[Editor's Note: With news from Davos that BlackRock chief Larry Fink, known for his January letter, is composing one about "the concept of hope," we believe the brief essay below, a departure from our usual tips/tactics approach, is useful reading.]
A manager warned me never to use the word hope around the CEO. Apparently the CEO hated it. Those who used hope were immediately dismissed as not being strategic or critical thinkers.
That's 100% wrong.
Hope is motivation. It’s drive, support and passion. Hope is the secret sauce and inspiration rolled into one. As Andy Dufresne said in The Shawshank Redemption, “Hope is a good thing, maybe the best of things, and no good thing ever dies.”
Damar Hamlin's injury is a case study of how hope can amplify the support and success of professionals during an uncertain situation. Hope became a co-pilot Jan. 2 in Cincinnati as trained professionals overcame the impossible.
Preparation guided Buffalo Bills assistant athletic trainer Denny Kellington that evening. He quickly administered CPR. His hope for success ensured he never stopped trying in the moment.
The hope of a community created a positive backdrop for medical professionals and Hamlin's family. It reinforced the confidence that everyone was in their corner.
Hope manifests positivity. It helps us stay focused on a successful outcome through the unknown. Hope allowed those closest to Hamlin remain positive during an impossible situation.
Hope and metrics in PR
In PR, we often are beholden to metrics. They often dictate success.
On the other hand, hope is human, and while it is difficult to measure in the traditional sense, its absence can be palpable.
As noted above, the power of hope during Hamlin's recovery was undeniable. Whether it was people gathering after the game at the hospital, lifting Hamlin's charity from $2,500 to $6M or changing the sports conversation, hope was on full display. The public became emotionally invested.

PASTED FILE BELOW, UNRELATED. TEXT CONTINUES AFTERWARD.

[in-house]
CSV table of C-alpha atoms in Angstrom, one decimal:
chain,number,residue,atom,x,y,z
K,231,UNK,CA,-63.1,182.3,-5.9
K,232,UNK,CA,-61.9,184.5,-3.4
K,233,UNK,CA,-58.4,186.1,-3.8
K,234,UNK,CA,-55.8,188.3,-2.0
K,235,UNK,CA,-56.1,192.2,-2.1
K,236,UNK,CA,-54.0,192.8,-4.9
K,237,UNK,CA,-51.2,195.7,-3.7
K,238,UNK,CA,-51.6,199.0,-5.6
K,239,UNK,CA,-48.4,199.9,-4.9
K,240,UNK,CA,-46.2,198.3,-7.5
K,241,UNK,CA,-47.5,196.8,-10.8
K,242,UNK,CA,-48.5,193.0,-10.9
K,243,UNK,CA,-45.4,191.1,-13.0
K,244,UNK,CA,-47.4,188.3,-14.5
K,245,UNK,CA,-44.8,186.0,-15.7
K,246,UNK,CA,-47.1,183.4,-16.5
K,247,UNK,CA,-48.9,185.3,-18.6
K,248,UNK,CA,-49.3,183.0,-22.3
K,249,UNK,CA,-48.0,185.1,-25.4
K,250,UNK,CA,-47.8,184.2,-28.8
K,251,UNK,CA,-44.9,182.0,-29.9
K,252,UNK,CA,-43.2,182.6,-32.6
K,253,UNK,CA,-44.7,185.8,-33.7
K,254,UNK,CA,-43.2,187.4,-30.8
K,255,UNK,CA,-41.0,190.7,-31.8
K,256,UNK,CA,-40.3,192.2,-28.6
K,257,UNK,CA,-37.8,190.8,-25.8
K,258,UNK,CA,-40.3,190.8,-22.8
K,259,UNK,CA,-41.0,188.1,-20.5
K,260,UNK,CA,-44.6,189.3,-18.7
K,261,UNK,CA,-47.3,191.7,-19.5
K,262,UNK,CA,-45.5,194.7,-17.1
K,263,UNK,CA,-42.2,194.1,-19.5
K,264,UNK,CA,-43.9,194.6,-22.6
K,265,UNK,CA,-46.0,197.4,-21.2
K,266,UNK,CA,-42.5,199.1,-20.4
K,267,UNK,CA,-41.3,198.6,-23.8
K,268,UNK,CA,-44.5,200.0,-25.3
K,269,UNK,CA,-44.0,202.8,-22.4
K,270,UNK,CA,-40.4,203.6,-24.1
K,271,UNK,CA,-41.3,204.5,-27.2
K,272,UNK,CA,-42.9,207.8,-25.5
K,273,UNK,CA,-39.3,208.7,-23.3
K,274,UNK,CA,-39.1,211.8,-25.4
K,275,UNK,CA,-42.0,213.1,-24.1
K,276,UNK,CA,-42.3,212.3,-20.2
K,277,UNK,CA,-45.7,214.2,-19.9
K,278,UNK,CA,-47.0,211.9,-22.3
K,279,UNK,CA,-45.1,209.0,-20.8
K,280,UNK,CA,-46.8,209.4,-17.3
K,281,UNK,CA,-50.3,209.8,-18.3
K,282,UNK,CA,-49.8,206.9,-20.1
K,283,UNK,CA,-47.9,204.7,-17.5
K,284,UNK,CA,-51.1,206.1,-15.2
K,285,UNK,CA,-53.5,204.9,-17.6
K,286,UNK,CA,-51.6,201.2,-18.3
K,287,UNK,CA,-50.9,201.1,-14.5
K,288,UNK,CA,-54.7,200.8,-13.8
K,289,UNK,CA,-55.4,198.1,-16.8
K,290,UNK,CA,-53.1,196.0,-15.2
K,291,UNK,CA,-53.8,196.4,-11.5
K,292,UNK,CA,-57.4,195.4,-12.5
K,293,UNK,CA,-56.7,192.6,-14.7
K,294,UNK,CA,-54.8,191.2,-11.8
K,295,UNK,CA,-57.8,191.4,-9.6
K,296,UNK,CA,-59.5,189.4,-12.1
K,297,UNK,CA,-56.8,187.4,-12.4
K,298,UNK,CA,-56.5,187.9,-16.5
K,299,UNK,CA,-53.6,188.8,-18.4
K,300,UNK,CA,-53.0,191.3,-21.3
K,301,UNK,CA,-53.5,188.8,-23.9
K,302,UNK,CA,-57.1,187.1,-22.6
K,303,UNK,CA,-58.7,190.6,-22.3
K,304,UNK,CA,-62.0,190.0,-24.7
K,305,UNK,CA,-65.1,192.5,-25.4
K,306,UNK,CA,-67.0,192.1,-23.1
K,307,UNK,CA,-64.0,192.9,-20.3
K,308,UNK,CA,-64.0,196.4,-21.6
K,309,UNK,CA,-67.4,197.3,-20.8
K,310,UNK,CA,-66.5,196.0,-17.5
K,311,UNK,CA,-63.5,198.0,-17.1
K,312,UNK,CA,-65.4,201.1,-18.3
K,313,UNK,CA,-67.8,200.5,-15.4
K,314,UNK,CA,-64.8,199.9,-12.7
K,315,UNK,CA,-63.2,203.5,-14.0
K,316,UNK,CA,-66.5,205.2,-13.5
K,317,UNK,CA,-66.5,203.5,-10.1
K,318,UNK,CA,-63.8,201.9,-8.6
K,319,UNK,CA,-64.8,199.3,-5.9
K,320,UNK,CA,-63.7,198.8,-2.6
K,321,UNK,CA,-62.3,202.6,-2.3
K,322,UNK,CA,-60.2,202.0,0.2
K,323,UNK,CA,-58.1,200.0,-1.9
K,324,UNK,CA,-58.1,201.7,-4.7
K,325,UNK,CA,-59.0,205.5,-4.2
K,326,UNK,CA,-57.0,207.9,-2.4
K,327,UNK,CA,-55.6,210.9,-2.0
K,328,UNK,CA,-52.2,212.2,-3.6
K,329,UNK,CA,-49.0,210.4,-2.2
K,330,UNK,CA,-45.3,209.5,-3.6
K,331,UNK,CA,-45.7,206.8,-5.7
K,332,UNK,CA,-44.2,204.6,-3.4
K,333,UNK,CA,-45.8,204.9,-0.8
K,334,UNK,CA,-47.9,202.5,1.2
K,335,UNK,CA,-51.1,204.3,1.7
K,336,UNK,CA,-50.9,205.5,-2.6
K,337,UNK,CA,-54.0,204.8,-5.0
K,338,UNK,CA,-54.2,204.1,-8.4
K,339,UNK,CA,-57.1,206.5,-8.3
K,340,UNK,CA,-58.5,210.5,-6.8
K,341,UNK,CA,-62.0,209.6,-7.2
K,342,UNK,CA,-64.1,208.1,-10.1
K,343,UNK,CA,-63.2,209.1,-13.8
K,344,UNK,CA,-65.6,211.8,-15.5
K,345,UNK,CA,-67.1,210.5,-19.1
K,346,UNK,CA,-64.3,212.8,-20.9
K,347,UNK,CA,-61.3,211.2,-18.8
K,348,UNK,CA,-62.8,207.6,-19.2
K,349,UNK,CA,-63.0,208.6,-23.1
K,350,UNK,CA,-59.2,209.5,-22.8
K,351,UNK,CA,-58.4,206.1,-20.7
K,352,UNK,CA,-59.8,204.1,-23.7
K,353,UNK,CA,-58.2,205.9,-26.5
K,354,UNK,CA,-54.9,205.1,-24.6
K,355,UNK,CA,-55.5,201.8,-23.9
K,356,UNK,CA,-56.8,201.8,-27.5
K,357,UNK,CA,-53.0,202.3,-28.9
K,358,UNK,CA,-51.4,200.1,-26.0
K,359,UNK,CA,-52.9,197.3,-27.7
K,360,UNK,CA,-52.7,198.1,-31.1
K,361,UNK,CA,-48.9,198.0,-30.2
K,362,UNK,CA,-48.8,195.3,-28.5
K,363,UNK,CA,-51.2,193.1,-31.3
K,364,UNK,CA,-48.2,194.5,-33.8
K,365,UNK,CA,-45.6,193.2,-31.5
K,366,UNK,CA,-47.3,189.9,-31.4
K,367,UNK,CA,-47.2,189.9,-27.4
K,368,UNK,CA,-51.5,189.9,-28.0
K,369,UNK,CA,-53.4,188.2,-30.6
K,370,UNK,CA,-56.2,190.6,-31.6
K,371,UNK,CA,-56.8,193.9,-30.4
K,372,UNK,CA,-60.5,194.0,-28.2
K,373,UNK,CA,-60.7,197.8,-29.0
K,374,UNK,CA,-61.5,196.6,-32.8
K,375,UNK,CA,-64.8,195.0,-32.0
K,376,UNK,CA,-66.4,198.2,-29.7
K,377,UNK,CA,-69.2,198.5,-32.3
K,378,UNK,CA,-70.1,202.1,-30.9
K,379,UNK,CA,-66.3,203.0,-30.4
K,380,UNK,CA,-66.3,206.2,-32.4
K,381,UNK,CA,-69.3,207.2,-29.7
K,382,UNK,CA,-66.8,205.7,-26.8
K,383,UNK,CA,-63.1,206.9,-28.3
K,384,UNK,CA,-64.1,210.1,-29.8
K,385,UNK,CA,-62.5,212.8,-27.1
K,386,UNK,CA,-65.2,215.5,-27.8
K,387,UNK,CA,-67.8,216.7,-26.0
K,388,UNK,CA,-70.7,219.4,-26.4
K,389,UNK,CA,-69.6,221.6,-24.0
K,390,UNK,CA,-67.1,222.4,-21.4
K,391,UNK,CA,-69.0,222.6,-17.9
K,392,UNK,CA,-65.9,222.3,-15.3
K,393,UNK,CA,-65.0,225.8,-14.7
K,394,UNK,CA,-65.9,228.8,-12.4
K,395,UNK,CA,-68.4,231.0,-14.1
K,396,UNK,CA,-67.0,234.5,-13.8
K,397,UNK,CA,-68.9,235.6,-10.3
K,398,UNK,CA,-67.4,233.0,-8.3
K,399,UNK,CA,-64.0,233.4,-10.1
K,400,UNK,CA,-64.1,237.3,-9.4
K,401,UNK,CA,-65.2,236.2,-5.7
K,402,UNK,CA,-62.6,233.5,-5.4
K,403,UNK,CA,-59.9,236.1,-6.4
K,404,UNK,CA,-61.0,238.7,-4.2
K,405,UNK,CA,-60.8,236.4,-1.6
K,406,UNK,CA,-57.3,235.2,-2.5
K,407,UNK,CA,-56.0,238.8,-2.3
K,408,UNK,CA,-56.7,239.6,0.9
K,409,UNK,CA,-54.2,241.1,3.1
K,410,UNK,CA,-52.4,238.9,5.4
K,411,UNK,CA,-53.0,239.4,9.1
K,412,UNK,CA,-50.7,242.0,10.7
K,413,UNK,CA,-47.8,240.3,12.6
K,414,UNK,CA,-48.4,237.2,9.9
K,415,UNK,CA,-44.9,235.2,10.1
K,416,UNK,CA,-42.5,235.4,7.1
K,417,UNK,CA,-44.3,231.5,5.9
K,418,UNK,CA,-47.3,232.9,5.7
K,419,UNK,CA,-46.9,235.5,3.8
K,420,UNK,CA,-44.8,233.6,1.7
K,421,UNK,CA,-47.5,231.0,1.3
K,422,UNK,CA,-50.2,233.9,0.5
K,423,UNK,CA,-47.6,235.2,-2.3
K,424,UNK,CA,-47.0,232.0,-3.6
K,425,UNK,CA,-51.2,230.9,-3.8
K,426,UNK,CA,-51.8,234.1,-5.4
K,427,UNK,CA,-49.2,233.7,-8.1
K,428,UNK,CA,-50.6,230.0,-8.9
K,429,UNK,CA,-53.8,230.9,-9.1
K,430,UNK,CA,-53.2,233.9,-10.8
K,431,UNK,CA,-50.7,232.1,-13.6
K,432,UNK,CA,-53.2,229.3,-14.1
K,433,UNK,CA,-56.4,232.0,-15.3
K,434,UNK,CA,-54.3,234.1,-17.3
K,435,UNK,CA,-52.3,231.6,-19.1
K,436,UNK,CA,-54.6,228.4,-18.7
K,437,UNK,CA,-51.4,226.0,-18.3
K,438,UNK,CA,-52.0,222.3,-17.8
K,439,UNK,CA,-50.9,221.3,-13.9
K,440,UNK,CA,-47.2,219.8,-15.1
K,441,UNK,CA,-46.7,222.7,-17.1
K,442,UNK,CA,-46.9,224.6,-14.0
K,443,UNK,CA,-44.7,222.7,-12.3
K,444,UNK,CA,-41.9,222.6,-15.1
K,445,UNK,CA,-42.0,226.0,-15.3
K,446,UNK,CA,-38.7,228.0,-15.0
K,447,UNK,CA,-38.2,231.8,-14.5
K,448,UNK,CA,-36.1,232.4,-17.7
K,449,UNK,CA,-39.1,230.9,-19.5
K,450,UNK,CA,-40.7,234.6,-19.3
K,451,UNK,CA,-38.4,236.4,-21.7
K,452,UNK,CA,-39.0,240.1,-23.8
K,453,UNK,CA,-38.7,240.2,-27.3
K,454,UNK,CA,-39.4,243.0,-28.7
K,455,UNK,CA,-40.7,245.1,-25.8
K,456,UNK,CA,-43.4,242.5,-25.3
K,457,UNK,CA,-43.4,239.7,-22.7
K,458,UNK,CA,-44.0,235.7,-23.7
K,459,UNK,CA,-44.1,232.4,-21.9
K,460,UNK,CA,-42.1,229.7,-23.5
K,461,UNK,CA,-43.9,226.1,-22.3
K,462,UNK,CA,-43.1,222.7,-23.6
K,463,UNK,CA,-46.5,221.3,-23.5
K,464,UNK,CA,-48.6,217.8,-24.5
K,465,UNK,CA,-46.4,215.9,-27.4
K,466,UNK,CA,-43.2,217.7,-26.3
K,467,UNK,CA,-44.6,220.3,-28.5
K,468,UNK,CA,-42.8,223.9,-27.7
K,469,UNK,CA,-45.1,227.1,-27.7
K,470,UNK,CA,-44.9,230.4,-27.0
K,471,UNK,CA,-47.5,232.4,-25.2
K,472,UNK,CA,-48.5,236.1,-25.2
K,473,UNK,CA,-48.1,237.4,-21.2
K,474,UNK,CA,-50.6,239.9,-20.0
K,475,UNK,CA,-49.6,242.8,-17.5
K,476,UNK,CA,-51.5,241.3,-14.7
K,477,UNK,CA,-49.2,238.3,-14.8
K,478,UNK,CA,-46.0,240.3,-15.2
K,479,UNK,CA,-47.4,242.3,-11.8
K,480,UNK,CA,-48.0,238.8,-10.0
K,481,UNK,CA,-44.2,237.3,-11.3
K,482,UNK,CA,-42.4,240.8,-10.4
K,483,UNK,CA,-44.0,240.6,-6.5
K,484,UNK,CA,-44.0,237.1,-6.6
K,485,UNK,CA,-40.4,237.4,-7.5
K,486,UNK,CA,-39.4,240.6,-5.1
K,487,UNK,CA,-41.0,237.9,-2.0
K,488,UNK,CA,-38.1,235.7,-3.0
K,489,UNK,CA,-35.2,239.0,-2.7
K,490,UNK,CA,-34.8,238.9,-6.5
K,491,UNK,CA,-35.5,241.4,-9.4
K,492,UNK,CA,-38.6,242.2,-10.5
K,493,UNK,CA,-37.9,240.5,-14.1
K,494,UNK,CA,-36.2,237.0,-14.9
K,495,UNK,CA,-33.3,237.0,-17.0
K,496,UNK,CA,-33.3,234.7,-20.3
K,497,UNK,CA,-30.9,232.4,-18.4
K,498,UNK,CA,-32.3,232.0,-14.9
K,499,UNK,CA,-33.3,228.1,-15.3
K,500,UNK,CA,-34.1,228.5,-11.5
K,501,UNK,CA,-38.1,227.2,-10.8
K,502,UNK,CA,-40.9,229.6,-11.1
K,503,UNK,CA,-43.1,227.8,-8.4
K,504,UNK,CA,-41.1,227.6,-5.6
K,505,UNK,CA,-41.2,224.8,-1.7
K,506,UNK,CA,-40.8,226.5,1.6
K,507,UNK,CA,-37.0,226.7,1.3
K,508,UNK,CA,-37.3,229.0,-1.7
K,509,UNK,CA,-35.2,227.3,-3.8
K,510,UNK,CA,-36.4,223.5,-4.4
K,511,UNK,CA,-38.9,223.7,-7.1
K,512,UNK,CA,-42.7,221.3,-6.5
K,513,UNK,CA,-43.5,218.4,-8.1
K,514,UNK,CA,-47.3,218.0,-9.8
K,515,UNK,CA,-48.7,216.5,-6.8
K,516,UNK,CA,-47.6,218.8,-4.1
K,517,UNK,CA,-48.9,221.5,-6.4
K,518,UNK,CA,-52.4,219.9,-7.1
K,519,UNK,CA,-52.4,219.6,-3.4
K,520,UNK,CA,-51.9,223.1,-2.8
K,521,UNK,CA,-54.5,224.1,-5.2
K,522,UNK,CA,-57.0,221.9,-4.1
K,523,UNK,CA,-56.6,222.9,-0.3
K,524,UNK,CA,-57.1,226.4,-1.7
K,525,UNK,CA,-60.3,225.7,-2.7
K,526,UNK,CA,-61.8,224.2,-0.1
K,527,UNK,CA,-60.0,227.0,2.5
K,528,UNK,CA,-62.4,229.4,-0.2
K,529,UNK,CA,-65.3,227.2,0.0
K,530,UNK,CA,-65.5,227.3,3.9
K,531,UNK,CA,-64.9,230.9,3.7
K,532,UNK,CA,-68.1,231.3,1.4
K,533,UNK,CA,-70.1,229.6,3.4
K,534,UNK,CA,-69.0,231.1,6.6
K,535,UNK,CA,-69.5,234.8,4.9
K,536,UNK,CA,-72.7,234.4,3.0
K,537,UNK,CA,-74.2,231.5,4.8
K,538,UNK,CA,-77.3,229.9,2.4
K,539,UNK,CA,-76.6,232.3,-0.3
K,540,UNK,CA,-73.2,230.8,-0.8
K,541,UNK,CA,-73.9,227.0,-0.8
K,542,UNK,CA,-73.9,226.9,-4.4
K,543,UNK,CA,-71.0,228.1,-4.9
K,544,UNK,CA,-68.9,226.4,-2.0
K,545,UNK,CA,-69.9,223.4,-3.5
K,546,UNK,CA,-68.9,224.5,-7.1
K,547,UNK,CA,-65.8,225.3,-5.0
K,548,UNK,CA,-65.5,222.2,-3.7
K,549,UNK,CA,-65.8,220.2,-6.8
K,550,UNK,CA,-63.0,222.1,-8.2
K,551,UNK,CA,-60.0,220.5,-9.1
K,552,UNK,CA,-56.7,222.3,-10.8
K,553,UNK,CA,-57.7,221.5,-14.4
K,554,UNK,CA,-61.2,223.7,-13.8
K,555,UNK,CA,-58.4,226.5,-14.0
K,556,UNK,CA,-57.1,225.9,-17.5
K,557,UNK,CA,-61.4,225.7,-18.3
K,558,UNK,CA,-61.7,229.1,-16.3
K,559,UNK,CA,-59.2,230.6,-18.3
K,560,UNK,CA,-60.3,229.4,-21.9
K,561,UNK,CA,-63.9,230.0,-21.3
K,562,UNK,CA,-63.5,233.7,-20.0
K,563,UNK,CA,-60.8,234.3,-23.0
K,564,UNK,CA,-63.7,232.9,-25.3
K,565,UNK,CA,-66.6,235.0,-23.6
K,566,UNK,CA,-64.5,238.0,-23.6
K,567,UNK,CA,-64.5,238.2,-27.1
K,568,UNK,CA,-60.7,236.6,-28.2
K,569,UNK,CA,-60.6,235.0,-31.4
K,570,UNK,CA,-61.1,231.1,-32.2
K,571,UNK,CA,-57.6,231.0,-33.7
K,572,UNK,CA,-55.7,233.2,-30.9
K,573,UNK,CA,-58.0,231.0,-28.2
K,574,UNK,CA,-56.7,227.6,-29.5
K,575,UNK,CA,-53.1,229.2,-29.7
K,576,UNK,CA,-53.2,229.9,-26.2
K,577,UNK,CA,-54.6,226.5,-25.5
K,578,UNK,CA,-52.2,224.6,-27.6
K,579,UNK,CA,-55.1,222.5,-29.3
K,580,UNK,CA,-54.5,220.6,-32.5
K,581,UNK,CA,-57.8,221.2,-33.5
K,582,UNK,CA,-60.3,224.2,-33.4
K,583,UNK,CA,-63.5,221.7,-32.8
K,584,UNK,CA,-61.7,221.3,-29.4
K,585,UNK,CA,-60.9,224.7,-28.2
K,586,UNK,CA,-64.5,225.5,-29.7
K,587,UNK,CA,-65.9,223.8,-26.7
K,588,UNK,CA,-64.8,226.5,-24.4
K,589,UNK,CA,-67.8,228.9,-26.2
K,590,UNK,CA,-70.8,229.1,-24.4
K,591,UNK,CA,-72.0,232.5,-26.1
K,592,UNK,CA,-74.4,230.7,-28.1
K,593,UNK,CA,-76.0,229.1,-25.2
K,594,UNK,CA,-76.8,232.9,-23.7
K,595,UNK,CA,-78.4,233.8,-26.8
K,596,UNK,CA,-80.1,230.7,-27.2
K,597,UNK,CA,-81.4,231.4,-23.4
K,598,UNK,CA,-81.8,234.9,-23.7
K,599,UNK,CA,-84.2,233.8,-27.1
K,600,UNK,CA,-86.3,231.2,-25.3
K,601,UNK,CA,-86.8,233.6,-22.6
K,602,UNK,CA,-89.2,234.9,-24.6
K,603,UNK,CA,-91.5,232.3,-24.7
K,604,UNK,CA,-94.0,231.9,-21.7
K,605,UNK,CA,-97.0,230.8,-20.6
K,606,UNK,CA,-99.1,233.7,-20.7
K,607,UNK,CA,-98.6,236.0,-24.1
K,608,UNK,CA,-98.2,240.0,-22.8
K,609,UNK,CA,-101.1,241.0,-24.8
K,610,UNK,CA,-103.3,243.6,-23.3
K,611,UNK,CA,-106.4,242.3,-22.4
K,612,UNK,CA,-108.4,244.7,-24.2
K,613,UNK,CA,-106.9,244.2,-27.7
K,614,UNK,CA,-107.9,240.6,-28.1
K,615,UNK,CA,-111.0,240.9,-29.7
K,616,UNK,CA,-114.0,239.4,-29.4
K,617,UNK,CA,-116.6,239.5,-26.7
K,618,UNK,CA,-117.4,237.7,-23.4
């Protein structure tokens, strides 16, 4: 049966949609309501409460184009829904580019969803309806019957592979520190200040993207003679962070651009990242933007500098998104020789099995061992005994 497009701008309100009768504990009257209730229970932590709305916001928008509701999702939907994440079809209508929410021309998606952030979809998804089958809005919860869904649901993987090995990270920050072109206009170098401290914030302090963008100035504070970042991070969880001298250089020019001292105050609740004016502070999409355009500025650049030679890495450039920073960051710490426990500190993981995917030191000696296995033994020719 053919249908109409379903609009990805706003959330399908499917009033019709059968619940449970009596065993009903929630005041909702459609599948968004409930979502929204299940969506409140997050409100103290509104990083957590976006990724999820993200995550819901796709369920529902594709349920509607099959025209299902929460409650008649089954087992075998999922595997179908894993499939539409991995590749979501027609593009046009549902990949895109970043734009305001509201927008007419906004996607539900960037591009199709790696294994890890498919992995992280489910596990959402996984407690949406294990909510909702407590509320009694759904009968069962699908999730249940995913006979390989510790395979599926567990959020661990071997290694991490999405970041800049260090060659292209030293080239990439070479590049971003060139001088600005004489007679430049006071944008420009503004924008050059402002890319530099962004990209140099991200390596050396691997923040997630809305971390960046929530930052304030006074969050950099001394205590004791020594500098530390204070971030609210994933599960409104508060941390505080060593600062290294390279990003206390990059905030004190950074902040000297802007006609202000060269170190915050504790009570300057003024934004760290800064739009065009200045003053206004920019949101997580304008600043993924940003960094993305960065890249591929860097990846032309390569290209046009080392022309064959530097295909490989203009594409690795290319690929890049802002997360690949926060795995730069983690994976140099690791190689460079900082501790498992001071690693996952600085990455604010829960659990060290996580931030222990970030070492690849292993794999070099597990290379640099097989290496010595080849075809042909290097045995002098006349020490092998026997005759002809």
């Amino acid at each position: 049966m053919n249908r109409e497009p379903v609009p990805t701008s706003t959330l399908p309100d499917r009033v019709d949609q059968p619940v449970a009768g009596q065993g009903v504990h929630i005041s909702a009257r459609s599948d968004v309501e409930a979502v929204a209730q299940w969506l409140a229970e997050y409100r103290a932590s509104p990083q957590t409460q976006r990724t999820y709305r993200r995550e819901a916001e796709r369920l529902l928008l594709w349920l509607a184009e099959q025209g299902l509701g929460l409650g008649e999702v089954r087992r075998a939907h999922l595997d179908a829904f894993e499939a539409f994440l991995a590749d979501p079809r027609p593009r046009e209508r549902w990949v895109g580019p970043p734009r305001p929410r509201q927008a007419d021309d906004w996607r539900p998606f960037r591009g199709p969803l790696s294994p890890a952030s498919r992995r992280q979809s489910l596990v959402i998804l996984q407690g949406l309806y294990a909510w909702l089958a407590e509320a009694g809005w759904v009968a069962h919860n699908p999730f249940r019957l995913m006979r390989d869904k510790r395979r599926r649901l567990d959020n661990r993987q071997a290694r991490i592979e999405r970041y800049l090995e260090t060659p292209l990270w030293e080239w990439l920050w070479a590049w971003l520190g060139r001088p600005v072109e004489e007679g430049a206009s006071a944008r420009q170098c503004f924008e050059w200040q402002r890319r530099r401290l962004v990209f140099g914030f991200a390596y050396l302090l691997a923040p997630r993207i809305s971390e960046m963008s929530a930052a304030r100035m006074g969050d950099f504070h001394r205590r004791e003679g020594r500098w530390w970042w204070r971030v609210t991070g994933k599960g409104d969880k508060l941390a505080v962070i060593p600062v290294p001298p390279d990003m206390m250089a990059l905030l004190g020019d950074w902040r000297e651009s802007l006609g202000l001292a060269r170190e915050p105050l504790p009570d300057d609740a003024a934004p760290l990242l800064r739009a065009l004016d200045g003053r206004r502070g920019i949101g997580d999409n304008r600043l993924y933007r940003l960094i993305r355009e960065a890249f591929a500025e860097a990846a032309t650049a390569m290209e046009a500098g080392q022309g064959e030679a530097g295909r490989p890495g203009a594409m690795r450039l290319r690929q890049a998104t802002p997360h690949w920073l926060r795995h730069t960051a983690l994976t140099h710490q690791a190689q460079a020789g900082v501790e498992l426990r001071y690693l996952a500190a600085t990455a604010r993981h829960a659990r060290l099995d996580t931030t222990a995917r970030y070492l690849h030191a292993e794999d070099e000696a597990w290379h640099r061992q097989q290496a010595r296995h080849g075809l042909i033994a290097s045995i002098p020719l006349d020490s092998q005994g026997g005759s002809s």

So, what can communicators learn from the response to Damar Hamlin’s injury? Consider the power of hope as a core belief set in the campaigns we develop and embrace.
In fact, the best campaigns always have hope as a co-pilot. Imagine the pink ribbon absent hope. It becomes an odd fashion choice, not the most recognizable cause campaign of the last 40 years. By injecting hope, the ribbon becomes an iconic symbol, synonymous with discovery, love and belief in the human spirit.
While communicators should avoid relying on hope as a stand-alone strategy, coupling it with definitive action drives success. The absence of hope in communication creates lifeless initiatives, leading to inertia and ultimately failure.
As PR professionals, delivering on what people are hopeful for should always be our aspirational goal. And, when we combine our hope for success with strategy, the result is an authentic and transformative campaign that creates long-term solutions.
Jon Hendl is managing director, corporate, MMC